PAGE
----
Speaking of building automation systems, one of the most beneficial aspects of new technologies is serving as a redundancy to the building automation systems in place.

When an engineer programs an automation system, they expect their instructions to be carried out. Discovering that a controller is malfunctioning, and subsequently that none of your instructions have been carried out, is very difficult to diagnose.

These systems can cost upwards of a million dollars, we can be forgiven to expect them to just work. How long would it take you to figure out that 10% of your emails never actually get sent even when it says they have?

With sensor data, these common issues are identified immediately. Proactive maintenance doesn’t just apply to equipment, it also applies to the systems that control equipment. If you want to see the ROI you’ve expected on automation, make sure it’s backed up.

Business Continuity Plan

The lesson from COVID-19 isn’t that we only need to be better prepared for pandemics, it’s that things that can go wrong without a moment’s notice in real estate management.

There can be a failure of IT systems, power failure, water supply shortages, restricted access due to emergencies in the area, public transport failure, terrorist attacks, social upheaval, etc.

Technology helps ensure you have a fail proof business continuity plan by infusing your operations with resilience and flexibility. Too much information about how to operate buildings is held precariously in the minds of engineers.

There’s no time like the present to put that knowledge in a computer:

  1. List of critical equipment and parts
  2. Software and systems used and how they’re integrated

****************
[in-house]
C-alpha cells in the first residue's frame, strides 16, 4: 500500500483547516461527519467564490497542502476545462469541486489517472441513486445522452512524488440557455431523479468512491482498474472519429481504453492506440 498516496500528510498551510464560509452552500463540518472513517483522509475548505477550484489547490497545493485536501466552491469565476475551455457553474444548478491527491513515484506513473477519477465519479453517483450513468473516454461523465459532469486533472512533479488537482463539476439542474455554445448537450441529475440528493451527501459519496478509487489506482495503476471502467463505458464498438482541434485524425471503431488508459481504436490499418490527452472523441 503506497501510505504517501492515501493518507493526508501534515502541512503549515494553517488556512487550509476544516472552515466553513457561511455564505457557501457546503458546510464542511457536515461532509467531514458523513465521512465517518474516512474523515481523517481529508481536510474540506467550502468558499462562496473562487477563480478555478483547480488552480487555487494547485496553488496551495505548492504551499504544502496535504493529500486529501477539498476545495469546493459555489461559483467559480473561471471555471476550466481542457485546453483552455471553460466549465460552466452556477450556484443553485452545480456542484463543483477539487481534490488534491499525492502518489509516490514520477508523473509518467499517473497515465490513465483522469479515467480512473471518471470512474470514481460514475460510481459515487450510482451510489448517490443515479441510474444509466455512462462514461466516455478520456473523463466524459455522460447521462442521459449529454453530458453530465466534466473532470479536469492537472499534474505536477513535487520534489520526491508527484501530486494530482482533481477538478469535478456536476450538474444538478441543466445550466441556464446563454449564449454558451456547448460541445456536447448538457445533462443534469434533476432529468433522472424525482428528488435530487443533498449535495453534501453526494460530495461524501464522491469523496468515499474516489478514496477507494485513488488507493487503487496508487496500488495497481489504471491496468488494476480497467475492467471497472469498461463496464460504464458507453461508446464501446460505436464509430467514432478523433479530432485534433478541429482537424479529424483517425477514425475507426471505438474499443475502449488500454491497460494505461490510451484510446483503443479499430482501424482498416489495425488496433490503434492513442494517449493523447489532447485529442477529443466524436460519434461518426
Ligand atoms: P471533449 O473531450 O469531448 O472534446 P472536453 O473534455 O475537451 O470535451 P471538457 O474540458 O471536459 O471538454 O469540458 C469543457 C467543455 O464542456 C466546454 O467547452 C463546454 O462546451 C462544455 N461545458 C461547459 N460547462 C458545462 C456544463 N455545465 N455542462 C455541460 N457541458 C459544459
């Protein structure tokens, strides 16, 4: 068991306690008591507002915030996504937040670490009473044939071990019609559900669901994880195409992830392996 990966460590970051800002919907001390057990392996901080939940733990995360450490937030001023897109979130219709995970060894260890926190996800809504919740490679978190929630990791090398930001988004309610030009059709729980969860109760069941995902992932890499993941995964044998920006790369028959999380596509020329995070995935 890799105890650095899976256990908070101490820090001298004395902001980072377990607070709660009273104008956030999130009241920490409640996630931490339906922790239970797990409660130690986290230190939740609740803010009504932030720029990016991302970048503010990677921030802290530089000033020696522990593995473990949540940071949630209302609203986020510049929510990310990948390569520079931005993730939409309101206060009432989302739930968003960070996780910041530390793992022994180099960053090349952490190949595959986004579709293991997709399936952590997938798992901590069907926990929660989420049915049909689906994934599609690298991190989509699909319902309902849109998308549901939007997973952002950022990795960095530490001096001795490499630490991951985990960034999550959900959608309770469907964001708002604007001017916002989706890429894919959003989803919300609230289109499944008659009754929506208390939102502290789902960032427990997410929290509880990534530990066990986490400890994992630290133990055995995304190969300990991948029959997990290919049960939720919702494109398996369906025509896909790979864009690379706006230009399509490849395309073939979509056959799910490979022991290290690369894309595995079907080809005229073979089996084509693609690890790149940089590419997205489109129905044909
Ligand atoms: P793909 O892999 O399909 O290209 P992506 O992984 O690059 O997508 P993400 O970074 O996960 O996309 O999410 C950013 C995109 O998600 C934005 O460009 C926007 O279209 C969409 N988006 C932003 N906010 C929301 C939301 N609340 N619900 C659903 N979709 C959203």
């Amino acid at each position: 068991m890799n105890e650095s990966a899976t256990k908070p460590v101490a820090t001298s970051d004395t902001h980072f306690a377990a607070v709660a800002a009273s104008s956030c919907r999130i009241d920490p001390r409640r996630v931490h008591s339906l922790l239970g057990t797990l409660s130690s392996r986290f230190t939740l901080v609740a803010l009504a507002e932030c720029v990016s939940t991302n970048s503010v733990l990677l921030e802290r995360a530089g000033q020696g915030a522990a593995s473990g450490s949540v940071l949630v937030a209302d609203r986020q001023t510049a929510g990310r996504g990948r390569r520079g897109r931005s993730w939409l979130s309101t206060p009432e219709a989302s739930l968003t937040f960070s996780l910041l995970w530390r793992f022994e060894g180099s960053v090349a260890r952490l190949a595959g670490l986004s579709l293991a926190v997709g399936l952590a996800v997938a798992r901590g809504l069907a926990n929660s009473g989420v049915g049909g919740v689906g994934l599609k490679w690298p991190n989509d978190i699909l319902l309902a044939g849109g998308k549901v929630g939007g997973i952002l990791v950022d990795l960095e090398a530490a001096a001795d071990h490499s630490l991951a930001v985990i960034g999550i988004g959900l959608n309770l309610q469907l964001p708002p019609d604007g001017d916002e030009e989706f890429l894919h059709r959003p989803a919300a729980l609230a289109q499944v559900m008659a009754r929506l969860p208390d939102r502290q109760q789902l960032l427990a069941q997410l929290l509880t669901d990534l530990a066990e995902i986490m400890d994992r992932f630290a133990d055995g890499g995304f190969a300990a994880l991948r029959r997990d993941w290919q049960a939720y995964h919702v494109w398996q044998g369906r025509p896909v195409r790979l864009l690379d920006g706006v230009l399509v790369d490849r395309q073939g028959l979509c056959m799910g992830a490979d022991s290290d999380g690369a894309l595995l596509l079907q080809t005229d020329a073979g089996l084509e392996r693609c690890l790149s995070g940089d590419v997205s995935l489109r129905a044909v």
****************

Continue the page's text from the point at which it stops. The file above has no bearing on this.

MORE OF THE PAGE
3. Service agreements
  4. Plans in case of an interruption in gas, electricity, water, sewage, trash removal, etc.

Environmental Impact:

Commercial real estate has never been so focused on the environmental impacts of their operations. Towards this goal is another example of how maintenance is overlooked.

The following summarizes studies of the potential energy savings from good maintenance on chiller components alone:

  • Tube cleanliness: 10-35% savings
  • Ensuring proper condenser flow: 3% savings
  • Ensuring proper refrigerant levels: up to 20% savings
  • Cleaning refrigerant of oil contamination: 2% savings for every 1% of oil found in the refrigerant (it’s not uncommon to find 10% oil in older chillers)
  • Eliminating leaks in compressors: 6-14% savings
  • Ensuring functioning economizer: 14-40% savings
  • Ensuring proper airflow: 10% savings
  • Eliminating thermostat control problems: up to 40% savings
  • Eliminating sensor problems: up to 40% savings

Environmental, social and governance impact must be part of your business policy and strategy. Proper maintenance should be part of your ESG strategy. Technology should be at the foundation of your maintenance strategy.

Final Word of Advice

There are clear financial benefits to leveraging technology to implement proper maintenance practices. The value of proactive maintenance includes:

  • Prevention of equipment downtime
  • Prevention of inconvenience and increases confidence in your residents, staff, client, etc.
  • Prevention of future, unexpected and expensive equipment breakdowns
  • Saving on insurance claims and prevents increased premiums
  • Assisting with preventing and reducing the risk of injuries or fatalities to staff, visitors, contractors, tenants, etc.

Beyond that, it makes the lives of people like me easier and happier.

Would you like an average or just manageable site where staff are demotivated, the place verge of collapse and you hold your breath when buyers do due diligence?

If not, then invest and be proud of a professionally managed, safe, reliable, and attractive real estate site. Staff and residents will also be proud to be associated with the site and investor eager to invest.

Want to see the type of technology Paul is talking about? Watch a demo video of the Enertiv Platform today to see how it works.